It is no secret that I do not enjoy cooking. Cooking at the best of times is not something I enjoy, do well or do unless it is absolutely necessary. So you can imagine my delight to find myself planning a menu for two fussy eaters, one lactose intolerant and a vegetarian.
The desire to go out for supper was overwhelming. A restaurant kitchen is designed for this challenge. Me? Not so much.
I wandered up and down the food aisles in Walmart, thinking that if I could find some brand name marinated chicken kabobs, a garden salad and some potatoes I would be well on my way.
All I could find was pork kabobs. I am not a huge fan of pork. I looked up and down the meat counters and my stomach was heaving at the sight of beef (I am a vegetarian wannabe 90% of the time ... shopping for meat kills my appetite and feeds my take-out food habit).
I grazed the ready-to-go salad aisles and anything I was interested in, appeared to be far beyond its expiry date. I picked up the greens, looked at the 'rusty' lettuce within and carried on. Potatoes held no interest to me by this time.
I gave up. I walked out of the store with nothing but a shower curtain and soap scum cleaner ...
I then went to our family's all-time favorite food store. Our neighborhood Co-op. They are famous for their meats and I enjoy perusing their fresh food aisles.
Once again, I walked up and down ... up and down ... away and back ... and finally decided on some marinated chicken breasts that my eyes could tolerate the look of. If I never saw a raw meat product again, I would die happy.
The easy part, was finding the produce. The challenge was, to find a salad(s) that my picky eaters would eat. Caesar salad is my favorite side dish with chicken and this did not bode well with my lactose intolerant guest.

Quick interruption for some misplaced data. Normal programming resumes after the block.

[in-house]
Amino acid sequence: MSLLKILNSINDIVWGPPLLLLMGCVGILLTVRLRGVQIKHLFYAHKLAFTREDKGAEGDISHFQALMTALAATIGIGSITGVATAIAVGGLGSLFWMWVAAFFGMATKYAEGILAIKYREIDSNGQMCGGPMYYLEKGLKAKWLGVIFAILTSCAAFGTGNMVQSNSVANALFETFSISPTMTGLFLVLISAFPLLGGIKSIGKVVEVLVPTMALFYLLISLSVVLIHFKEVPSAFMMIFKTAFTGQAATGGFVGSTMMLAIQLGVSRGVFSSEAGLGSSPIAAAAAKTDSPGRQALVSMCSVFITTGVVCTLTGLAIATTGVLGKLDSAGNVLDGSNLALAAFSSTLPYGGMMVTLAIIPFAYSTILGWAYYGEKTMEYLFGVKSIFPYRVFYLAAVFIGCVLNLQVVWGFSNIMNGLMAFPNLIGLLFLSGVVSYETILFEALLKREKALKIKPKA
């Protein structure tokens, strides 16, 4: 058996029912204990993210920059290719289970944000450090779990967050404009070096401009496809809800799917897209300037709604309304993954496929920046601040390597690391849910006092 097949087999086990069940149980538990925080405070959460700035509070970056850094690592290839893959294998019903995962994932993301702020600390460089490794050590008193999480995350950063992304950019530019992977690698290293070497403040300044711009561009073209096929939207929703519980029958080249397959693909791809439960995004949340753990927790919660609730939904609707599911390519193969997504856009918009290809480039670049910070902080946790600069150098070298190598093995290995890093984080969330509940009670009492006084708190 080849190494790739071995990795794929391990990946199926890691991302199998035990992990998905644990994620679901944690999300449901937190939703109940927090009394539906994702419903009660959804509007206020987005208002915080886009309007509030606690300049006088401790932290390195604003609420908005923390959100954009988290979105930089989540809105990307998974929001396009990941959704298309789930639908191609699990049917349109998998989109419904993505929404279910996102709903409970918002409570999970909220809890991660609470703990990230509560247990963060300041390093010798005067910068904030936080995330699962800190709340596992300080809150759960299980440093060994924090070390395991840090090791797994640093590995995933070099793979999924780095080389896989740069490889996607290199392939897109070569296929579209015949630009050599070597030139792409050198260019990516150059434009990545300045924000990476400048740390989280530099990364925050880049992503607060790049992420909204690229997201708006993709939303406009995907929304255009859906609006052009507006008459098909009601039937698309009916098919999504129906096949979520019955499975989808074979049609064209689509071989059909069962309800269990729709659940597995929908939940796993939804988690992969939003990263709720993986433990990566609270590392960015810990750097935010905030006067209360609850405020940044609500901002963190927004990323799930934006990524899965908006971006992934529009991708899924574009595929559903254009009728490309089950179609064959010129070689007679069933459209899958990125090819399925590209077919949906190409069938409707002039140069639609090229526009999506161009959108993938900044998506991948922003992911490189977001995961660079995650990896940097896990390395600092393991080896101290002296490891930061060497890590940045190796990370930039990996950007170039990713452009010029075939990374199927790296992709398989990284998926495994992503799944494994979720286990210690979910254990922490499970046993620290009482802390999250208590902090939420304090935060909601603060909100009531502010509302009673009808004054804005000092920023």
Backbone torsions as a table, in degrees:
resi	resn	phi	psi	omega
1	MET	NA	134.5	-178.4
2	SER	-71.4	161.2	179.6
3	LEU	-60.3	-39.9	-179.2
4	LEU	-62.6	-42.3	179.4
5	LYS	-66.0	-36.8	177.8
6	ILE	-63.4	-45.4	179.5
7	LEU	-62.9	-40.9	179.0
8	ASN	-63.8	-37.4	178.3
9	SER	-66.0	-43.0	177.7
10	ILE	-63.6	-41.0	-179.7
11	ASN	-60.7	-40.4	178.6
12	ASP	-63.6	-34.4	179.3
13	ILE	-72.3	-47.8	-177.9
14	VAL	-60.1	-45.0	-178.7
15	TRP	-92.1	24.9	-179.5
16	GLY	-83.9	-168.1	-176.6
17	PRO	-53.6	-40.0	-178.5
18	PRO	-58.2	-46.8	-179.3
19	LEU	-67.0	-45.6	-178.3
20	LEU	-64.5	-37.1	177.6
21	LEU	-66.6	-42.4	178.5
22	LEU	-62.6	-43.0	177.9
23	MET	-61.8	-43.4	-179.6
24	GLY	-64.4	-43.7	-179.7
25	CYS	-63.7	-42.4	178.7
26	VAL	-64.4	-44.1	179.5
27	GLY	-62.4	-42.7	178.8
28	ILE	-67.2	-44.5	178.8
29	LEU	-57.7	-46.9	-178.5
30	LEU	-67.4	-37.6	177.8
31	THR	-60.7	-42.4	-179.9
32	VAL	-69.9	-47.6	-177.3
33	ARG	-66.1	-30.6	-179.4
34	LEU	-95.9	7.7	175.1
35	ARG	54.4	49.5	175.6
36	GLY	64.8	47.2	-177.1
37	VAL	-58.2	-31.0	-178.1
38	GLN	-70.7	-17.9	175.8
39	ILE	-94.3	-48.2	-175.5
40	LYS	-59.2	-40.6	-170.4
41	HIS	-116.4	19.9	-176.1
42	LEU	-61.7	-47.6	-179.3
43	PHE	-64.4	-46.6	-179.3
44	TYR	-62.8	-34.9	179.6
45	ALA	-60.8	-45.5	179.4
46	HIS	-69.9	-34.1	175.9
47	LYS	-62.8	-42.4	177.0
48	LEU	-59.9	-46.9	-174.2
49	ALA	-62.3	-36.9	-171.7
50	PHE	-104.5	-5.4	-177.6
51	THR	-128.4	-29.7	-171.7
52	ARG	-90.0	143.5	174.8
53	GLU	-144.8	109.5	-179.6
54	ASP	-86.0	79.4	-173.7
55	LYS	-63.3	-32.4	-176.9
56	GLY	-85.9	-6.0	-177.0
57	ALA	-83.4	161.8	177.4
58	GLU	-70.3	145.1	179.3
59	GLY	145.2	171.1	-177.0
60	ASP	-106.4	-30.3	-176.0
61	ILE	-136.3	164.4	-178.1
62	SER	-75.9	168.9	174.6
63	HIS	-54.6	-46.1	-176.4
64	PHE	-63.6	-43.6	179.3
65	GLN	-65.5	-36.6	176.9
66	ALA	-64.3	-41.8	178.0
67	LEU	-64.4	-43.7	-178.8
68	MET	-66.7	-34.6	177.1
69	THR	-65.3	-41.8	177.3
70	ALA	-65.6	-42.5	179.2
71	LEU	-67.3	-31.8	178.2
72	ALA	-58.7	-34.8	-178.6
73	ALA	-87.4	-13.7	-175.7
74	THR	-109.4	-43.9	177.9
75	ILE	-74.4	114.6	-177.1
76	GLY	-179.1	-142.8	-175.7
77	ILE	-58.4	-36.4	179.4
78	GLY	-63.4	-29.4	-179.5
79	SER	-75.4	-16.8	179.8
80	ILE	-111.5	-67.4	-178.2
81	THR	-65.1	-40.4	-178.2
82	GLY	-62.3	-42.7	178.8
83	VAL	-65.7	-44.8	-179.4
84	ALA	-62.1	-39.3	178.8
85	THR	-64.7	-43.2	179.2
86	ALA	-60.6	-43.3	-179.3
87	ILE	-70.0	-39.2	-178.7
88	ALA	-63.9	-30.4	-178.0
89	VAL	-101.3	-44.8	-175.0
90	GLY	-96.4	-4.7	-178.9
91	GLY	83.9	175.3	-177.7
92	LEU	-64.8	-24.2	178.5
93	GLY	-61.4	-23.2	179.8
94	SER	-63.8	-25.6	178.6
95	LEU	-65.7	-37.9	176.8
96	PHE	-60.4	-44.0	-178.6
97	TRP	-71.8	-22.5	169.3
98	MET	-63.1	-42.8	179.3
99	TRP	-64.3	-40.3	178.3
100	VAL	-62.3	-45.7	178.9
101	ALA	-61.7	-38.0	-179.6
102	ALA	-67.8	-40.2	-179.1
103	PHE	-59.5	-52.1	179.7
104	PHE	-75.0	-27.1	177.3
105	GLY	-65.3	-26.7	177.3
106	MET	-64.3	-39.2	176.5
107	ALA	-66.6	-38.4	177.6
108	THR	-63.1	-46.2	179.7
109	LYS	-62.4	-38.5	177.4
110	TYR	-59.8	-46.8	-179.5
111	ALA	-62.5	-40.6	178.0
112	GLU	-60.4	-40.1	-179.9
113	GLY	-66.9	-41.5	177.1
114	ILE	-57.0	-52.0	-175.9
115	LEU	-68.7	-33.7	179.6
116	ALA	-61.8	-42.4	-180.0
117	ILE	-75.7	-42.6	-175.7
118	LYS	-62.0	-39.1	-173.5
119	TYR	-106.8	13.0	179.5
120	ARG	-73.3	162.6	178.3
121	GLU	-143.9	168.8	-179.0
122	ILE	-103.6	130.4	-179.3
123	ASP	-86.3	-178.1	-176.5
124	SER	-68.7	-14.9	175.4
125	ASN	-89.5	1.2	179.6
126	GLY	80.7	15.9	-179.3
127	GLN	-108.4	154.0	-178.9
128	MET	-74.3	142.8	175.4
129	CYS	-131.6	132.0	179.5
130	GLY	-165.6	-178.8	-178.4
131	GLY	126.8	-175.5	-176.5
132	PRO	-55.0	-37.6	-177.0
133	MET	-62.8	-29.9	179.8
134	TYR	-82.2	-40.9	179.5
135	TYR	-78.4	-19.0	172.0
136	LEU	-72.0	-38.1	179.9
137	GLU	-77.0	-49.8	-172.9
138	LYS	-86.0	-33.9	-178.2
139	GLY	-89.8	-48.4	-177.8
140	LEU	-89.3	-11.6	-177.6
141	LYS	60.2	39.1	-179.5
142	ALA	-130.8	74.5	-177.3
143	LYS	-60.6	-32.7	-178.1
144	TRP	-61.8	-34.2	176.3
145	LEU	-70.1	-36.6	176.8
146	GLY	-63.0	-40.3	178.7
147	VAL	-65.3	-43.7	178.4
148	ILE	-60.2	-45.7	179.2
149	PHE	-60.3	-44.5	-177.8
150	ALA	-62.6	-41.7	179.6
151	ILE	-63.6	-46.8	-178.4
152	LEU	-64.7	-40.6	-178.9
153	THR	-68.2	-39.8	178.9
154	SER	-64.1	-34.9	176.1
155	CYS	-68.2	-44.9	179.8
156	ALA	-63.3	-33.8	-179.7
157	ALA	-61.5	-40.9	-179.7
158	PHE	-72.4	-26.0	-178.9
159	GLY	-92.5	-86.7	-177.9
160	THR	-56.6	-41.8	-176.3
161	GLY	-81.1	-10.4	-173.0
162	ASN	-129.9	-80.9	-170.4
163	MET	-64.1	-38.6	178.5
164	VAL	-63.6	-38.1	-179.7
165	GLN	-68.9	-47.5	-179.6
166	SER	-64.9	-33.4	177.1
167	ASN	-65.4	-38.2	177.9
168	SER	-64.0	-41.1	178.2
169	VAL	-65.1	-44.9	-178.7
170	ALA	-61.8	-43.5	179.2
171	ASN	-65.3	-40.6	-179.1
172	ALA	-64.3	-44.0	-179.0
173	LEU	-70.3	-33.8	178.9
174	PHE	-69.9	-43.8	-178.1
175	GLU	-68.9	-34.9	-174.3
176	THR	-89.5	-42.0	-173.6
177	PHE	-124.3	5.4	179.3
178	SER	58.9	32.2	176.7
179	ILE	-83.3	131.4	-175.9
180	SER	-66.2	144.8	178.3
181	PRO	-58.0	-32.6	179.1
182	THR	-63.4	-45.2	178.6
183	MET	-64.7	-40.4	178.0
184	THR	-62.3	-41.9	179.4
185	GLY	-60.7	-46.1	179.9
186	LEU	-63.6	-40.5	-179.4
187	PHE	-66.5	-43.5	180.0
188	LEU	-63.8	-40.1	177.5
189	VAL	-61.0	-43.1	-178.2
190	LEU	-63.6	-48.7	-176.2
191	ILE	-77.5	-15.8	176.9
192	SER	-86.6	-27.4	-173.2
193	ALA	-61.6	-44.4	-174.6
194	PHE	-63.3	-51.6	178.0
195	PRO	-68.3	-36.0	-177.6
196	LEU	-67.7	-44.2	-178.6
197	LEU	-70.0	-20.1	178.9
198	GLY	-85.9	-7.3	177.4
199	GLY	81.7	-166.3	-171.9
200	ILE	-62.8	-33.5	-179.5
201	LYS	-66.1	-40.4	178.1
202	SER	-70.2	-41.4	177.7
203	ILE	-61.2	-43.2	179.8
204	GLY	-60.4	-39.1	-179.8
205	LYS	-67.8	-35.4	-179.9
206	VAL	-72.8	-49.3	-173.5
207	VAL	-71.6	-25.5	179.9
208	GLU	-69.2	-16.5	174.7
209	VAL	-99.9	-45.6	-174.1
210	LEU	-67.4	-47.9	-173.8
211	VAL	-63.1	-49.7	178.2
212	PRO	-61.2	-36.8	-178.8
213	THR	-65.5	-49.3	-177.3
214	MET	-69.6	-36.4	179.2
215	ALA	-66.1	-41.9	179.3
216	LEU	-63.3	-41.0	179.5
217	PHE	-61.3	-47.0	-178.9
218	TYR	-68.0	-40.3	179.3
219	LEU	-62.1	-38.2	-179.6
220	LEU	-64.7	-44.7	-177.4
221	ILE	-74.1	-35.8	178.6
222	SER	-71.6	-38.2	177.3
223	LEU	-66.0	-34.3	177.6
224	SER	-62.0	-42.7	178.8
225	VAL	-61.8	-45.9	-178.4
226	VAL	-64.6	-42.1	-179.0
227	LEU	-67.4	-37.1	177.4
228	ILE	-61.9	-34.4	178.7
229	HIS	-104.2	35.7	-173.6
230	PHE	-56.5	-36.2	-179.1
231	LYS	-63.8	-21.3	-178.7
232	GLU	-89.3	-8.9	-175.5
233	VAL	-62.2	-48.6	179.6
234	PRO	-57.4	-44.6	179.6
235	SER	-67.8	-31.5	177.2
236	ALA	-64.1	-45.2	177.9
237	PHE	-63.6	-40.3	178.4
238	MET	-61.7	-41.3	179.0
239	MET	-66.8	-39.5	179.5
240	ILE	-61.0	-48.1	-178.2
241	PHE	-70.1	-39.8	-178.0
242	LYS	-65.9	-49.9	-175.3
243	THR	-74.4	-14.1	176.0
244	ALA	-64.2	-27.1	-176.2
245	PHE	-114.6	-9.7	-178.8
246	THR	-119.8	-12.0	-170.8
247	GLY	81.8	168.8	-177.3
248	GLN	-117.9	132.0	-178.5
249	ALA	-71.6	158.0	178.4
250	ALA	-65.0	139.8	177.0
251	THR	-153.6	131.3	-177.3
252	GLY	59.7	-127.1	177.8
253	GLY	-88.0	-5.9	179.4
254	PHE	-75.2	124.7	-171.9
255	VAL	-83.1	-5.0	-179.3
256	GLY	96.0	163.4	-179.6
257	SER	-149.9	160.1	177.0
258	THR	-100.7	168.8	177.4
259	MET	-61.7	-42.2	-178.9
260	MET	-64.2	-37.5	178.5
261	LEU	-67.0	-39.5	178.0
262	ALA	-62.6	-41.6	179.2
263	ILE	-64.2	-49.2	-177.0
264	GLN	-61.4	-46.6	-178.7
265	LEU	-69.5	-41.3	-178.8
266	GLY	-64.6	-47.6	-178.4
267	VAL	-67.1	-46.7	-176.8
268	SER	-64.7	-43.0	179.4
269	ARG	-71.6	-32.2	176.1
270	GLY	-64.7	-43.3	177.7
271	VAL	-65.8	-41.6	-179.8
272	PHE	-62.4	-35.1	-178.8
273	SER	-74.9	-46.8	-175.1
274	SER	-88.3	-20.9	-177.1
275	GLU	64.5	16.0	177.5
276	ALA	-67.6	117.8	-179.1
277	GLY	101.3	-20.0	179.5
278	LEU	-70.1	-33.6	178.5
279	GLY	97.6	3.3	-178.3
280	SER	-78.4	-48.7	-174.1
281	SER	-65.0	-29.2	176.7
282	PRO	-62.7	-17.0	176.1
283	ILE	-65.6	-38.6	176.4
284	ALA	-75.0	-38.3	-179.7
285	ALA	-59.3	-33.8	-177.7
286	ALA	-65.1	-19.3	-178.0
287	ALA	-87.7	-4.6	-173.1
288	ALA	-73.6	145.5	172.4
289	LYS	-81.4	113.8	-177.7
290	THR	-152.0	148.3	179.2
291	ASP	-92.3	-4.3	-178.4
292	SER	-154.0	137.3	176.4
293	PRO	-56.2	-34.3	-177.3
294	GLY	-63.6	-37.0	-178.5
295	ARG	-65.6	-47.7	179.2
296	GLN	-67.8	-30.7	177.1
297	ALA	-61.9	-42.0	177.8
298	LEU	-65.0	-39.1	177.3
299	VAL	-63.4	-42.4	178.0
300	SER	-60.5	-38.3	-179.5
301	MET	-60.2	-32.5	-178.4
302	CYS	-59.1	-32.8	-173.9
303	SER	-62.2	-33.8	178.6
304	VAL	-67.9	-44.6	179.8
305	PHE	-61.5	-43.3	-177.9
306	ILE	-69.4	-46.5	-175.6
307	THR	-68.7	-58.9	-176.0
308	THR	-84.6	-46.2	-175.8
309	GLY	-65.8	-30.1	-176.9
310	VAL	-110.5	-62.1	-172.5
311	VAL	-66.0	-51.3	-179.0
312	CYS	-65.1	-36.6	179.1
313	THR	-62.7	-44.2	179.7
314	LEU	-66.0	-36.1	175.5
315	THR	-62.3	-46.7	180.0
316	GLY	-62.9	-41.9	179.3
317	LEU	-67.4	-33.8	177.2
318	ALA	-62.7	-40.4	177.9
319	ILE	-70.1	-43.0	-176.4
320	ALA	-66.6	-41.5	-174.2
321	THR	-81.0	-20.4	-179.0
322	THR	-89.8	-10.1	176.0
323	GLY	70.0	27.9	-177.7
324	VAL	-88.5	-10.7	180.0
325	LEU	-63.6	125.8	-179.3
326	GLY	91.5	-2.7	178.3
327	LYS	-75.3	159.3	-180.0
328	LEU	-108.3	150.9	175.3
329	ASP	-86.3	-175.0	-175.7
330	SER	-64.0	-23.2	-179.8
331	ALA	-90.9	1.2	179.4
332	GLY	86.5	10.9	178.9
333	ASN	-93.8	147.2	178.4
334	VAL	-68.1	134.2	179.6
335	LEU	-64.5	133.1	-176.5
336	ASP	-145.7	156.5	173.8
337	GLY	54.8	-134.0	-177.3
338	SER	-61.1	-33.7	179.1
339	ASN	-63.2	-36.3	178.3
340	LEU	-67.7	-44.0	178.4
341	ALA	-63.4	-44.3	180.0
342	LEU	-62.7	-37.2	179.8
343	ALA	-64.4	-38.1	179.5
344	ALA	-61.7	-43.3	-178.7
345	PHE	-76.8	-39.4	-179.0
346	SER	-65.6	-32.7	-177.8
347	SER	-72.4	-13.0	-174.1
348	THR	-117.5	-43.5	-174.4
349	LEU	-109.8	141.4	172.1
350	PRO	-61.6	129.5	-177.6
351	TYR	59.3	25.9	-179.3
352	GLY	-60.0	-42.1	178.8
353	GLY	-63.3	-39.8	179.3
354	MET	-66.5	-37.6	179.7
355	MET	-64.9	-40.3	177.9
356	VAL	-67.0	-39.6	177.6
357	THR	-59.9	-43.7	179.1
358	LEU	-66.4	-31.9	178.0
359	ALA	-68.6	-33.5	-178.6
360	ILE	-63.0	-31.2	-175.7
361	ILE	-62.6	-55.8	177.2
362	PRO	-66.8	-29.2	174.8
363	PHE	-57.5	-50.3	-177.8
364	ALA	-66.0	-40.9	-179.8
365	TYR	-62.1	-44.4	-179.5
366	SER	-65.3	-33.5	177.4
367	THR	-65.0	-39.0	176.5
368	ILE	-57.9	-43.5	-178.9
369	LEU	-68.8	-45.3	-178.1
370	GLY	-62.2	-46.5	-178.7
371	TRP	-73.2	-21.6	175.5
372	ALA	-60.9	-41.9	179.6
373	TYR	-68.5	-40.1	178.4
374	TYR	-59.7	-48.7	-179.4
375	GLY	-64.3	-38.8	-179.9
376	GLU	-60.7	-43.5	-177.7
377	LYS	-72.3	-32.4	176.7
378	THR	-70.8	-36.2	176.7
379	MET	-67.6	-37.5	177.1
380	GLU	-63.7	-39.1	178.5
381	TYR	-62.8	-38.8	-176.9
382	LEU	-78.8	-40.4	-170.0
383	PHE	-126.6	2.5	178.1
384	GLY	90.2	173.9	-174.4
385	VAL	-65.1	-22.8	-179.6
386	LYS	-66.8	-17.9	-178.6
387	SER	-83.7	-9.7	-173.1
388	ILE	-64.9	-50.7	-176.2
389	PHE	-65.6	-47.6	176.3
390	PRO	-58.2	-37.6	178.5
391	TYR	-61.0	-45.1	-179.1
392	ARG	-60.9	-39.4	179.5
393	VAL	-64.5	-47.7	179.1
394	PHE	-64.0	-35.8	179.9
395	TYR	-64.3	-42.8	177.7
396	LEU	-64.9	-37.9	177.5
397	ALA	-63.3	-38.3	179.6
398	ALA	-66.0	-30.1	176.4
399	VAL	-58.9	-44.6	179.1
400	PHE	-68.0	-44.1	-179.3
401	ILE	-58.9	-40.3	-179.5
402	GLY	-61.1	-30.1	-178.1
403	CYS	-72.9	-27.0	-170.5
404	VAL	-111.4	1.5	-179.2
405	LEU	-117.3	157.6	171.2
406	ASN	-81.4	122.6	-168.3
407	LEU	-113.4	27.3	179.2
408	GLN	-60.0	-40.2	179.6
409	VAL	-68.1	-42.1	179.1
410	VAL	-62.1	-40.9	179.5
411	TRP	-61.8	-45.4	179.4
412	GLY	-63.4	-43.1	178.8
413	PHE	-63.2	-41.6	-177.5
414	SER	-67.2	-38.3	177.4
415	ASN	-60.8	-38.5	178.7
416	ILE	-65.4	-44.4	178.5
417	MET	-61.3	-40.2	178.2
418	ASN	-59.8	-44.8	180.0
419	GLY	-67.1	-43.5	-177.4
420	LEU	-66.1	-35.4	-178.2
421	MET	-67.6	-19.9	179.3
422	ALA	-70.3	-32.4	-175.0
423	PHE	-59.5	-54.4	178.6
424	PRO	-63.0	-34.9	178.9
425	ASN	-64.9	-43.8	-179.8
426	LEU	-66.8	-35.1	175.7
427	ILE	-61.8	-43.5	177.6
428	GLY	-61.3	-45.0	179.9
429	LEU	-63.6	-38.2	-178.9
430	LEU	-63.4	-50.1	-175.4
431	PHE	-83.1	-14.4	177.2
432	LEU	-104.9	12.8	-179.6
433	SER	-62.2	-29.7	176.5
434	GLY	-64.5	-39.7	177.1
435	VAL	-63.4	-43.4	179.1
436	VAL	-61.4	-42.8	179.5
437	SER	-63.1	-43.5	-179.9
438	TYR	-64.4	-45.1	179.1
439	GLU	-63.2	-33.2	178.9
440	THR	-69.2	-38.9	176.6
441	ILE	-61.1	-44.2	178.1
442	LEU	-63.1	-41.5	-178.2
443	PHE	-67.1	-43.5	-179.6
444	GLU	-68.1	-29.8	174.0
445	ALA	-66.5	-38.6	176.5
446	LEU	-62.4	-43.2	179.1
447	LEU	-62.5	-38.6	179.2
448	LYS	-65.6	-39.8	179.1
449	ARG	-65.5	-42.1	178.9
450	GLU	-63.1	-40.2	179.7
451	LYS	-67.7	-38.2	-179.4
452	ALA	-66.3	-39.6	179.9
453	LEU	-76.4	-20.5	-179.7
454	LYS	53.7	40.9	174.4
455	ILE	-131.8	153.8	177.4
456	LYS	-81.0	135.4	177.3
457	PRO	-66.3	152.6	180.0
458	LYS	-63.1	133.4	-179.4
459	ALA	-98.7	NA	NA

I ended up buying plain iceberg lettuce ... but did not dare add any extra vegetables or color due to the fussy factor. We had diced and sliced carrots, celery, broccoli, baby tomatoes and cheese on the side ... and a very pretty herb salad (that looked very much like the salad I remembered our guest ordering when we went out for supper together).
The rest was easy. Baked potatoes, garlic toast and I picked up some prepackaged vegetable kabobs. Voila! The menu for our supper for six was chosen and in the fridge.
My Oldest was eager to show off his new home to his aunt, so we packed up our supper and took it along with us.
My Oldest took over barbecuing the meat. My Middle Son tended to the vegetable kabobs. Between the three of us, we got the garlic toast in and out of the oven. But for the most part, I did basically nothing except bring out the salads just before it was time to eat.
My Oldest has a very striking dining room set. A dark glass table with place mats, square white plates, teamed with cutlery and glasses that actually come from a matching set. Add the colorful array of foods ... and the supper table was a work of art.
The scent of our supper cooking whet our appetites and by the time we all sat down and started our meal, I had to admit that no restaurant could have done it better.
Easy conversation, a variety of foods that appeased all appetites and diet restrictions and a team effort to put our meal together made for one of the best 'Sunday Suppers' that we have had in a very long time.
It was a family supper that enveloped a sister that I gained as a result of my marriage. A sister that was a huge part of my life before we moved out here. A sister that I 'adopted' as my own, when I lived in a world far away from my own sisters ...
It was a meal that combined a lot of good things together at one table.